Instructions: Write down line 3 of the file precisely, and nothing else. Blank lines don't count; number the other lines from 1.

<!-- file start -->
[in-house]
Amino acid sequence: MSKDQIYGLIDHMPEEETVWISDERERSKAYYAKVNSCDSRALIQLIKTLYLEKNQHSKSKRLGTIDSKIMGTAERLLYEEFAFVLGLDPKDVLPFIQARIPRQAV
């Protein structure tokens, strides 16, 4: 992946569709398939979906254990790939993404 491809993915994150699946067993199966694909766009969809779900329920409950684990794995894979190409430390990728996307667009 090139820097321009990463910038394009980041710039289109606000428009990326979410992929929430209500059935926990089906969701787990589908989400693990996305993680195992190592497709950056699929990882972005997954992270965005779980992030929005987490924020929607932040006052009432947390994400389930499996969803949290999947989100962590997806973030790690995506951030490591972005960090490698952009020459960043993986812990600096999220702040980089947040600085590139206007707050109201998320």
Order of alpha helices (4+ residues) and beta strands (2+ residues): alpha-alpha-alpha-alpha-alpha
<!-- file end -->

């Protein structure tokens, strides 16, 4: 992946569709398939979906254990790939993404 491809993915994150699946067993199966694909766009969809779900329920409950684990794995894979190409430390990728996307667009 090139820097321009990463910038394009980041710039289109606000428009990326979410992929929430209500059935926990089906969701787990589908989400693990996305993680195992190592497709950056699929990882972005997954992270965005779980992030929005987490924020929607932040006052009432947390994400389930499996969803949290999947989100962590997806973030790690995506951030490591972005960090490698952009020459960043993986812990600096999220702040980089947040600085590139206007707050109201998320």